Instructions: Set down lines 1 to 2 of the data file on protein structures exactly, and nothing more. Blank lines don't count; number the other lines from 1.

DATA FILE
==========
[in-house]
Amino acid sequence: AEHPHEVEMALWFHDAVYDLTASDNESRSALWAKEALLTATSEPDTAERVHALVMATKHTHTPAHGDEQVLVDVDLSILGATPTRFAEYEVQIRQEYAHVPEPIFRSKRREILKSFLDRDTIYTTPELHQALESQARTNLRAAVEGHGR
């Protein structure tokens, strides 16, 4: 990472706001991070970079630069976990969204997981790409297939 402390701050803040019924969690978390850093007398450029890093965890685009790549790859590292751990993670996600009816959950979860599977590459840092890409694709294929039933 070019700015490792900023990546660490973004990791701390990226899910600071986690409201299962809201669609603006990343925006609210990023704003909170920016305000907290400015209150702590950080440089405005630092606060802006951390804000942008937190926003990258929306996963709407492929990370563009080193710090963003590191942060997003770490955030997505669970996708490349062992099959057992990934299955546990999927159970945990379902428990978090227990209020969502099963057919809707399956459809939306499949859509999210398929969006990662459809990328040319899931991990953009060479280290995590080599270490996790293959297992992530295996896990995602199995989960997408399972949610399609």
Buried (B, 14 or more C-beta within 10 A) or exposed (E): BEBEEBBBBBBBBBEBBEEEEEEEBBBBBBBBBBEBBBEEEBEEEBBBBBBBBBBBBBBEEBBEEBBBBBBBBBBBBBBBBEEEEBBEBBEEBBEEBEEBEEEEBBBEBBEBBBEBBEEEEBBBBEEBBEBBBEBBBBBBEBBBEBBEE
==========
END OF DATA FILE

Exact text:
[in-house]
Amino acid sequence: AEHPHEVEMALWFHDAVYDLTASDNESRSALWAKEALLTATSEPDTAERVHALVMATKHTHTPAHGDEQVLVDVDLSILGATPTRFAEYEVQIRQEYAHVPEPIFRSKRREILKSFLDRDTIYTTPELHQALESQARTNLRAAVEGHGR